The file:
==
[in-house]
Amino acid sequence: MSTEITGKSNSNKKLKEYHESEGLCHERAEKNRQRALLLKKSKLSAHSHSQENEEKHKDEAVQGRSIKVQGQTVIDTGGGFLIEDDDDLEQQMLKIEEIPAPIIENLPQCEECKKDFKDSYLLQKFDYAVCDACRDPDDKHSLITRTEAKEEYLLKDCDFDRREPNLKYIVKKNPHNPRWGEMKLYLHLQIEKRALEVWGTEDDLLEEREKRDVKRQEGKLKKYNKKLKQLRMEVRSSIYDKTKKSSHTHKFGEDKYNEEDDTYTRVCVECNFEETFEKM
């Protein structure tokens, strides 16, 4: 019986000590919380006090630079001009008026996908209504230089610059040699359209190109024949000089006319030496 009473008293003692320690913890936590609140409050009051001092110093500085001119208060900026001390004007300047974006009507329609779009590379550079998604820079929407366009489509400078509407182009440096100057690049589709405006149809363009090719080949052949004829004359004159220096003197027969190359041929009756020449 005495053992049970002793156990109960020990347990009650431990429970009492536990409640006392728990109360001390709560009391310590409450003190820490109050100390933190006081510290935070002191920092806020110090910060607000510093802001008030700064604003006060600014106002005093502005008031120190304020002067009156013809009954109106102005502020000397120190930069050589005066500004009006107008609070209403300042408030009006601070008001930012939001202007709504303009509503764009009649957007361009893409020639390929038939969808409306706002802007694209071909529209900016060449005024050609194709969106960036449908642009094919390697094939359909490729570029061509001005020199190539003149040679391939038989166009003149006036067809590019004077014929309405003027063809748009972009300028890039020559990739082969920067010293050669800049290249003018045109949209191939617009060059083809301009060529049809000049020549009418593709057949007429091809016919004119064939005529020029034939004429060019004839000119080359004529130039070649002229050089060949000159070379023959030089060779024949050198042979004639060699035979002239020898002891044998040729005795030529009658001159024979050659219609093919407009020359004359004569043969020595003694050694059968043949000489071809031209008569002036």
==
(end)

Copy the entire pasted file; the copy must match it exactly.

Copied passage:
[in-house]
Amino acid sequence: MSTEITGKSNSNKKLKEYHESEGLCHERAEKNRQRALLLKKSKLSAHSHSQENEEKHKDEAVQGRSIKVQGQTVIDTGGGFLIEDDDDLEQQMLKIEEIPAPIIENLPQCEECKKDFKDSYLLQKFDYAVCDACRDPDDKHSLITRTEAKEEYLLKDCDFDRREPNLKYIVKKNPHNPRWGEMKLYLHLQIEKRALEVWGTEDDLLEEREKRDVKRQEGKLKKYNKKLKQLRMEVRSSIYDKTKKSSHTHKFGEDKYNEEDDTYTRVCVECNFEETFEKM
């Protein structure tokens, strides 16, 4: 019986000590919380006090630079001009008026996908209504230089610059040699359209190109024949000089006319030496 009473008293003692320690913890936590609140409050009051001092110093500085001119208060900026001390004007300047974006009507329609779009590379550079998604820079929407366009489509400078509407182009440096100057690049589709405006149809363009090719080949052949004829004359004159220096003197027969190359041929009756020449 005495053992049970002793156990109960020990347990009650431990429970009492536990409640006392728990109360001390709560009391310590409450003190820490109050100390933190006081510290935070002191920092806020110090910060607000510093802001008030700064604003006060600014106002005093502005008031120190304020002067009156013809009954109106102005502020000397120190930069050589005066500004009006107008609070209403300042408030009006601070008001930012939001202007709504303009509503764009009649957007361009893409020639390929038939969808409306706002802007694209071909529209900016060449005024050609194709969106960036449908642009094919390697094939359909490729570029061509001005020199190539003149040679391939038989166009003149006036067809590019004077014929309405003027063809748009972009300028890039020559990739082969920067010293050669800049290249003018045109949209191939617009060059083809301009060529049809000049020549009418593709057949007429091809016919004119064939005529020029034939004429060019004839000119080359004529130039070649002229050089060949000159070379023959030089060779024949050198042979004639060699035979002239020898002891044998040729005795030529009658001159024979050659219609093919407009020359004359004569043969020595003694050694059968043949000489071809031209008569002036």